Ask the Readers: How do you air dry your laundry in the winter?

Today’s questions is from Darice:

Does anyone hang their laundry inside during the winter? I am looking to minimize our use of the dryer this winter to cut back on our
electricity usage and would appreciate any techniques, tips or tricks you may have for drying your laundry inside without a dryer. Thanks! – Darice

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  1. says

    When I lived in Alaska we used to put a drying rack in the living room next to the fire place but never too close and keep the grate closed. It made them warm and snuggly.

  2. Phyllis says

    I have line-dried our clothes for probably over 30 years. WOW! I never thought about that. Just a small way of helping our electric bill and also, more importantly, cut back on ironing. As others have said I line dry everything except sheets, socks and undies, oh, and towels. The items I do line dry I put into the dryer (before hanging) for about 5-10 minutes. Less for cotton dress shirts, longer for jeans, cotton twill, etc. Doesn’t take any more time and I can be done w/that load a lot sooner than if I had to wait for it to dry and then hang them up. Just a good way to do laundry, in my book.

  3. Maureen says

    I have a retractable clothes line that has 4 lines that I have in a bathtub that is not used except for guests. It holds 8 t-shirts. Under that I have a wooden drying rack to hang some additional t-shirts and small items. I have pants and heavy things on hangers on the shower curtain rod. We use a wood stove in the winter so the wet clothing adds a tiny bit of dampness to the air.

  4. Angie says

    Here in NC it stays fairly temperate most of the year so I still hang clothes out on the clothesline outside. As long as it’s not cloudy (or raining obviously) they’ll dry just fine even when it’s freezing outside. When it’s too wet to put them outside I usually just hang everything on hangers and hang it from our shower curtain rod. It takes longer to dry inside compared to outside though.

  5. says

    Yes, I hang my laundry year round. I stick in on drying racks in the bedroom and put the ceiling fan on. If it’s really cold I might stick a floor fan on it for an hour also.

  6. Amanda Y. says

    We hang clothes (except socks and underwear) on their hangers and hang the hangers on the doorframes–it works like a charm! And clothes are already hung to put away. We learned to do this even in summer because our backyard has too many trees to dry cleanly.

  7. says

    We use a large wooden drying rack purchased at Lehman and Sons. Sturdy and Amish made . We haven’t owned a dryer in 2 years. We use our spare room in the winter time by just setting the rack up in there. The large one was around 90.00 but has more hten paid it self back. I can get a large load of clothes to fit on it that includes jeans. The dowels are spaced for maxium air flow.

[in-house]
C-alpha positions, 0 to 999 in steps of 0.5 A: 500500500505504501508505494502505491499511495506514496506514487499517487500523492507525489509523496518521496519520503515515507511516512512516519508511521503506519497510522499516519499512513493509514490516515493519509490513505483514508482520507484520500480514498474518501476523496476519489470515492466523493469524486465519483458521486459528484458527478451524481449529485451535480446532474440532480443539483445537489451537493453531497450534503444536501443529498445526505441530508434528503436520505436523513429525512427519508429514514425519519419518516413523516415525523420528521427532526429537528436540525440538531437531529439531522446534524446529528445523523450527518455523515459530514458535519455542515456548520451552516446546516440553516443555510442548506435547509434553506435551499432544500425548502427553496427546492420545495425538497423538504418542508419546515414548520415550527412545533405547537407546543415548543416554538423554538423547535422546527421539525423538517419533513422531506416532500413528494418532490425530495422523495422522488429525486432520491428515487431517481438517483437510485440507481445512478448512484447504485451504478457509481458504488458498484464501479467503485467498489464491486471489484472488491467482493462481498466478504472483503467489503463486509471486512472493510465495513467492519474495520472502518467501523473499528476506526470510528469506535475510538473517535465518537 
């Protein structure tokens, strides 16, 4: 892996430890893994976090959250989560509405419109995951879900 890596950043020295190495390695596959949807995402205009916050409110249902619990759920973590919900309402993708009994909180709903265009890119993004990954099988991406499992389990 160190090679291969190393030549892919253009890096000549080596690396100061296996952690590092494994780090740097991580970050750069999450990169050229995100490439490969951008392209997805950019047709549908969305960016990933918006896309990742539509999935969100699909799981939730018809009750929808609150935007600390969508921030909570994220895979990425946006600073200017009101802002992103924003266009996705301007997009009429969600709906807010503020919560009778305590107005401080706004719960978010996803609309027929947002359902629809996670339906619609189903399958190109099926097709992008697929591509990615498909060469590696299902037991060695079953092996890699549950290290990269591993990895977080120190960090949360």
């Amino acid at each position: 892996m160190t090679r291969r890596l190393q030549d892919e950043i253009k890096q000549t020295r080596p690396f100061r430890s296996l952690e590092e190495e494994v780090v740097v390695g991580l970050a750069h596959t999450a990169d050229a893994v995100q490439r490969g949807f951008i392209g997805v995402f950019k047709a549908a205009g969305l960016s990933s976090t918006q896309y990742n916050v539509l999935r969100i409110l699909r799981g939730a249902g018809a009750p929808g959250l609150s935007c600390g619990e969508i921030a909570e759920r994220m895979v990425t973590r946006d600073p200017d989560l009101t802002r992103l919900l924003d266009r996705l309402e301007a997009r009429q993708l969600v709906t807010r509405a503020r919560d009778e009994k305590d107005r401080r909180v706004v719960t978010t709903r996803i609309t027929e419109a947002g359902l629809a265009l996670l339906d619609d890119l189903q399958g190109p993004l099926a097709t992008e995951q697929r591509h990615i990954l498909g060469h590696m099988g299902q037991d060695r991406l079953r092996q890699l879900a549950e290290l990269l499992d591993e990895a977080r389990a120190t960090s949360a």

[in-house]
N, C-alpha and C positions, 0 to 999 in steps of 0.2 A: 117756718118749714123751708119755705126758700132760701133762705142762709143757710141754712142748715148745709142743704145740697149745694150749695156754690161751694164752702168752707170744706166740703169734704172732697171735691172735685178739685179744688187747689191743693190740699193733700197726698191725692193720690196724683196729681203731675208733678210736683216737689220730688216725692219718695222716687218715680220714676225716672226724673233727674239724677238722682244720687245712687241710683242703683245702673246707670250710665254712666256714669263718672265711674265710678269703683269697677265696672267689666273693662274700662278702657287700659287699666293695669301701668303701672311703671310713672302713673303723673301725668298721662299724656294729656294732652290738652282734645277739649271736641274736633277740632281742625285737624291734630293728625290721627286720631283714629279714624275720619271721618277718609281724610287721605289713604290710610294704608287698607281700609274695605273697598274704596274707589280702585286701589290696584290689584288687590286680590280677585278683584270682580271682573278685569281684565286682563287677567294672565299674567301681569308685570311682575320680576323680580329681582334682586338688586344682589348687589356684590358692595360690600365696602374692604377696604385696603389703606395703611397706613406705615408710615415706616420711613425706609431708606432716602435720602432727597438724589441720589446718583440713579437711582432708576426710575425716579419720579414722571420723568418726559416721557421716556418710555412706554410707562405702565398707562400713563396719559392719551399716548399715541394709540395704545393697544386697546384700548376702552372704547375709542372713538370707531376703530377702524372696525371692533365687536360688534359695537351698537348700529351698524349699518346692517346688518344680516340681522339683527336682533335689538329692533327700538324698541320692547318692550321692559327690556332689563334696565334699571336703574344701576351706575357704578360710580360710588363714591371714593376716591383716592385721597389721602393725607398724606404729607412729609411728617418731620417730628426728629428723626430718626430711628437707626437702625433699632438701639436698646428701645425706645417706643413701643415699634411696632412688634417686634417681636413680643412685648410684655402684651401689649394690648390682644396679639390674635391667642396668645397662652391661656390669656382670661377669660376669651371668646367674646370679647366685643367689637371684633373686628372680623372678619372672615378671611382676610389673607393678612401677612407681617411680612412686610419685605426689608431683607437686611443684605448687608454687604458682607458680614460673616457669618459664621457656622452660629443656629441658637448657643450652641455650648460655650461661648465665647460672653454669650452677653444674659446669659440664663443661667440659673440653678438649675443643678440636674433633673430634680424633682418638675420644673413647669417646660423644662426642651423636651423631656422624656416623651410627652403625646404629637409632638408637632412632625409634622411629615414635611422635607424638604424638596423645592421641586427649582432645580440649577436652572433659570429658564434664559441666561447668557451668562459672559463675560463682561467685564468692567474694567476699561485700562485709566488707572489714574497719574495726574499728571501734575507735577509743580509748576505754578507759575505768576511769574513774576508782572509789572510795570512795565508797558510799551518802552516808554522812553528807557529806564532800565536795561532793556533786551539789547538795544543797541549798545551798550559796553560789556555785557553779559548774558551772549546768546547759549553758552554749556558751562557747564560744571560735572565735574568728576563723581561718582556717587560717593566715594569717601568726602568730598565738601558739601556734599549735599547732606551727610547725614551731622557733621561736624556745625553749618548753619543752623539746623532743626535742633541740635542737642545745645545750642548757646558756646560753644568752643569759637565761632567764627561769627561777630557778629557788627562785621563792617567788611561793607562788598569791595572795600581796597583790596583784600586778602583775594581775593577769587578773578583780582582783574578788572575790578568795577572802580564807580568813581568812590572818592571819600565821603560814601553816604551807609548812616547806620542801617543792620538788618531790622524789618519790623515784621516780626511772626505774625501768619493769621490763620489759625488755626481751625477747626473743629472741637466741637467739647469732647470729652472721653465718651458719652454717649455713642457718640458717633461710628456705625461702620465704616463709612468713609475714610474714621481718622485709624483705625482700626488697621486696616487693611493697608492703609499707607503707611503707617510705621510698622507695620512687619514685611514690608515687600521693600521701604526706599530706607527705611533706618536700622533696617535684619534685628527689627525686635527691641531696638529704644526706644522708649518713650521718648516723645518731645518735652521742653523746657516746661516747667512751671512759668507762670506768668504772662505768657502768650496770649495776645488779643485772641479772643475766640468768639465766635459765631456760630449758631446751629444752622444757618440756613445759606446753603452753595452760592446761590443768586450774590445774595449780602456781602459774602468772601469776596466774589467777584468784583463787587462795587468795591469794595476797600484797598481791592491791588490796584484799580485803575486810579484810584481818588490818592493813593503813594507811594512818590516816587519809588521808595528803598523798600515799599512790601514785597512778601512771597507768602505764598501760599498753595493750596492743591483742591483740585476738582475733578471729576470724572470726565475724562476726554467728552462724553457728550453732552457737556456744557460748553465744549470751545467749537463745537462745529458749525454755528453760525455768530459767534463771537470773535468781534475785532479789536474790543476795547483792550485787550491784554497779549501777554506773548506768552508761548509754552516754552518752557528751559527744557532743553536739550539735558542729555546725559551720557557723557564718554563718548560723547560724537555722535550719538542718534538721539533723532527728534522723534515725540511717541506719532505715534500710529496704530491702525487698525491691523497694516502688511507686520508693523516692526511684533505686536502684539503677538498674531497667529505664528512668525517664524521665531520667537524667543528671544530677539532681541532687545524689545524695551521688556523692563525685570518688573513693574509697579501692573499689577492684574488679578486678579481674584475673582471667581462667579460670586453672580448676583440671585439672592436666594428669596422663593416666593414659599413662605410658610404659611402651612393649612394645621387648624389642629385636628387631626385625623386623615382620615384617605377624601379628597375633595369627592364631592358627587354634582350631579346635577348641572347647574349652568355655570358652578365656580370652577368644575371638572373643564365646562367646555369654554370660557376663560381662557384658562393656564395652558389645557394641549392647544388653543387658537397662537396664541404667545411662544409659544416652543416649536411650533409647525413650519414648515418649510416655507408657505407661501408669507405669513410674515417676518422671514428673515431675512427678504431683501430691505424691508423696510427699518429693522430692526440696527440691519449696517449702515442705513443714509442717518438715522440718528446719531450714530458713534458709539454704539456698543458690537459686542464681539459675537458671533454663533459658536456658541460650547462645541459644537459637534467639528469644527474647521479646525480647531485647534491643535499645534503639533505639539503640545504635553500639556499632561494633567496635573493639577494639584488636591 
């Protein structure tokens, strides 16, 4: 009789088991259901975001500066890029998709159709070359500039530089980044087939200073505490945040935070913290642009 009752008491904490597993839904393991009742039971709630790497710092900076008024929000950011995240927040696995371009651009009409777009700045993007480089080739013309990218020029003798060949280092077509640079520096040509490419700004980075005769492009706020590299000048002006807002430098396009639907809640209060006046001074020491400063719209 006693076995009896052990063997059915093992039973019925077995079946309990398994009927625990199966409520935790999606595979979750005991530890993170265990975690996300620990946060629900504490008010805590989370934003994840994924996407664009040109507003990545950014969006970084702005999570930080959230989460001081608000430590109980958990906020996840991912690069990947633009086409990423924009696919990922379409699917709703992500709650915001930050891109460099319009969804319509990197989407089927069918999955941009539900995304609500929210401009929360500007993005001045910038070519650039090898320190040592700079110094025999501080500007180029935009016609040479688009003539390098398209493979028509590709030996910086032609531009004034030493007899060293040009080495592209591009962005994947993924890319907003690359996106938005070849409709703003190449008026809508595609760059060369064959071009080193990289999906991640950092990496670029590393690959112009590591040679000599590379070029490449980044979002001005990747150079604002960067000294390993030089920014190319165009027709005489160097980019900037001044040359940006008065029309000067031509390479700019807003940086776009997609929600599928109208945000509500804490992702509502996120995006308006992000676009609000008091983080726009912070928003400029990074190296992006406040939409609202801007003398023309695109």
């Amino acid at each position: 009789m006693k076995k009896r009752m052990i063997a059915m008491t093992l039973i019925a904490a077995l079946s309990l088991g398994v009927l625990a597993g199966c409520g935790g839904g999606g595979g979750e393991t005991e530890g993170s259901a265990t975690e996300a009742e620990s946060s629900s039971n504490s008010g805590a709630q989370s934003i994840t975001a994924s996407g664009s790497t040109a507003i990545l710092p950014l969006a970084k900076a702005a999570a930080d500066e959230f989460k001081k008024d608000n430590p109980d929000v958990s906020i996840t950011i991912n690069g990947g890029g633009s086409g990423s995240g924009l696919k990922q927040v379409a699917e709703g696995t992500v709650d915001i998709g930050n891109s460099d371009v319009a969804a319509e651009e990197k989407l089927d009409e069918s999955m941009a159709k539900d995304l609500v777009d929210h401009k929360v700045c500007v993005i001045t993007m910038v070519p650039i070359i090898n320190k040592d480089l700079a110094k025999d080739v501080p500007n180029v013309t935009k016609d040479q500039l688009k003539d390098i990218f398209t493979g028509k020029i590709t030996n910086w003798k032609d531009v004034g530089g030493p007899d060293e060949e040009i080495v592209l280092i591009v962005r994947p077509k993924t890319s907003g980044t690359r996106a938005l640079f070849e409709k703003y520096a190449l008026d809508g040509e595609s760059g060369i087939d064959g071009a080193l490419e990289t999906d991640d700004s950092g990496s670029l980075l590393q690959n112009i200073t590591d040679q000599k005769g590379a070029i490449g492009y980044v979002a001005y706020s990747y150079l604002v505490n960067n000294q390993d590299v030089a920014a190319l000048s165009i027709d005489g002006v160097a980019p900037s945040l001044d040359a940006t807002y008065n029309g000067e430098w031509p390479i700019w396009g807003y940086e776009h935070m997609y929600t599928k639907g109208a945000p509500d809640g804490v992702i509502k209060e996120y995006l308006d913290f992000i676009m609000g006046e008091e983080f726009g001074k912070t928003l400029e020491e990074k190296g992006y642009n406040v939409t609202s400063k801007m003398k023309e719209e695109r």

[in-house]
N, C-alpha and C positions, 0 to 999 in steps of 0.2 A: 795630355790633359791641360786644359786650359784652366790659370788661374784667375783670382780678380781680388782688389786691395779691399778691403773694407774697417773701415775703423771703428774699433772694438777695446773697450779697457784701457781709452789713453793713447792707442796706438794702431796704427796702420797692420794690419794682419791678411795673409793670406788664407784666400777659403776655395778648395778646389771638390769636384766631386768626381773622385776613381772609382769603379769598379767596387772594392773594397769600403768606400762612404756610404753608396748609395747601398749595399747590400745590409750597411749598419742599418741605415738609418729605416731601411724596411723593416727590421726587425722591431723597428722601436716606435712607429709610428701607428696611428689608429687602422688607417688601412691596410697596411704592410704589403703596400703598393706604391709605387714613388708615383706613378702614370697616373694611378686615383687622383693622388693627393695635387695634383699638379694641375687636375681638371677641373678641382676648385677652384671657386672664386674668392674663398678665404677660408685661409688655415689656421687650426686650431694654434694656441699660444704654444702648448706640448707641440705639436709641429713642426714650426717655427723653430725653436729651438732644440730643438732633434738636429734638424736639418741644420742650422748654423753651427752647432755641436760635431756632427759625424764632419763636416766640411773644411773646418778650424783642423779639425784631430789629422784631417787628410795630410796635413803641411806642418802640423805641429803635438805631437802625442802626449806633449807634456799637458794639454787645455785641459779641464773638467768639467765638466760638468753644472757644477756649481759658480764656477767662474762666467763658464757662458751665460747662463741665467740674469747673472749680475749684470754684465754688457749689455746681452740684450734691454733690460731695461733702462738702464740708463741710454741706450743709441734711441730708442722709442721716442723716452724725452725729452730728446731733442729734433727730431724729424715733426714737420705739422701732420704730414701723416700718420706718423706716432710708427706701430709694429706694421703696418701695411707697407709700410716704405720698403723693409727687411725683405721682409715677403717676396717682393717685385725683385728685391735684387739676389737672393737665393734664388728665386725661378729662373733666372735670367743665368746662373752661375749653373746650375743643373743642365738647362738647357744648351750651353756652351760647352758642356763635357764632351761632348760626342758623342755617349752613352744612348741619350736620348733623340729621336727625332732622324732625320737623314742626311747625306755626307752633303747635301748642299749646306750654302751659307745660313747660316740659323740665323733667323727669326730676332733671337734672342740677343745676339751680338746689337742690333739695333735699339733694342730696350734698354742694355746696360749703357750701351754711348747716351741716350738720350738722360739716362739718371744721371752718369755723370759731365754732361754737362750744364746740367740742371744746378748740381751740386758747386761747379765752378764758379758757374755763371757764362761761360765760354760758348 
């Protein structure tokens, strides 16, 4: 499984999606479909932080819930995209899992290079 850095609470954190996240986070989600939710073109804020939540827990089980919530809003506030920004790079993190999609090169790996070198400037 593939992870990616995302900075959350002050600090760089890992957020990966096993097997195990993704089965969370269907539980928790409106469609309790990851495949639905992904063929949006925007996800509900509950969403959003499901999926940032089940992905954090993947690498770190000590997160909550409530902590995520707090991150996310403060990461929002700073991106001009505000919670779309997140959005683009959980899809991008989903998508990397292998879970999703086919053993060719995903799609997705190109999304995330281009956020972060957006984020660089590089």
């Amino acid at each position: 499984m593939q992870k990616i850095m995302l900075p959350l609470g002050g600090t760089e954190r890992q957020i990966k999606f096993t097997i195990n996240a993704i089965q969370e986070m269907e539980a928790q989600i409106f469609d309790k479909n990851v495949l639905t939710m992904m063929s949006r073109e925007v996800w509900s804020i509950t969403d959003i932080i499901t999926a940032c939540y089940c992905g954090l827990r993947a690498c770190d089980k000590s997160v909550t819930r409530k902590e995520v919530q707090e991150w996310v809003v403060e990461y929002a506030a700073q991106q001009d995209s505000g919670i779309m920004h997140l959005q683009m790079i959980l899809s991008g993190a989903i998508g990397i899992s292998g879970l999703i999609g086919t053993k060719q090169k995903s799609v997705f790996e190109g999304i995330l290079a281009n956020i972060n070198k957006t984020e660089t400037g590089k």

8. michelle says

    I have hung clothes from my shower that I didn’t want to shrink. But dose it really make that much of a difference in the elctric bill? I like the idea and if it save I will deffinatly give it a try.

      • Andrea says

        I should clarify…line drying saves me at least $200 per year because propane is expensive. I wash 12 to 14 loads per week and line dry at least half, which adds up to more than $200 over the course of a year.

    • Lisa says

      I have all electric heating and cooling in the south. I do everything I can to reduce my bill. In the summer the A/C is set at 78 and in the winter we keep the house at 65. My highest utility bills are in the winter. Even then, I was able to save 10-20% each month (depending on the season) by getting rid of my dryer and line drying my clothes.

  9. Michelle says

    I bought two extra shower curtain rods at target (when they had a bath accessories coupon recently). I hang my clothes on plastic hangers in there. If I need them to dry quicker than 24 hours I take a small fan and have it face the clothing. I also have an awesome drying rack that I set up (got it at CostCo this summer). Again, I put a fan on the clothes to help speed the process.

  10. says

    I actually do not have a dryer so I hang my clothes all the time. When I was using the laundry mat, I would dry them for 10 minutes to release the wrinkles, and then hang dry them.

    I find that my clothes dry faster in the winter because of the heat. I use a drying rack from IKEA and hang the clothes on hangers from the ends, then fill in the middle with smaller stuff. The little “Octopus” you can get at IKEA with 16 clips on it is great for socks and undies too.

  11. Caroline says

    We have two wooden drying racks that we use both inside and out. We don’t have a laundry room, just a closet, so we hang anything that can be hung up in multiple doorways. My mom got us a special drying rack that’s made just for bathtubs but of course it doesn’t fit ours! It’s pretty funny in the winter on laundry days because we have clothes hanging from 3 or 4 doorways! We just hope people don’t stop by! We have to hang my son’s clothes inside all year round because he has excema and any allergens in the air could get in his clothes and make it worse.

  12. says

    I have a rack I bought at The Container Store. I put it over one of my floor vents, and it dries my clothes overnight in the winter time. Don’t try this if the furnance is in floor though. :) I also hang up clothes in the bathroom.

  13. Paula Walter says

    My husband built me a drying rack from PVC pipes (cheap @ Lowes or Home Depot) the good thing was it was sturdier than the wood ones you buy and the pipes were larger than the wooden dowls on the wood ones so the clothes laid nicely across it and did not wrinkle. After seeing it loaded with laundry (we just sat it in the warmest room while drying) everyone wanted him to make them one too! We should have patented it since he made it up! It was very simple and frugal.

  14. Tara says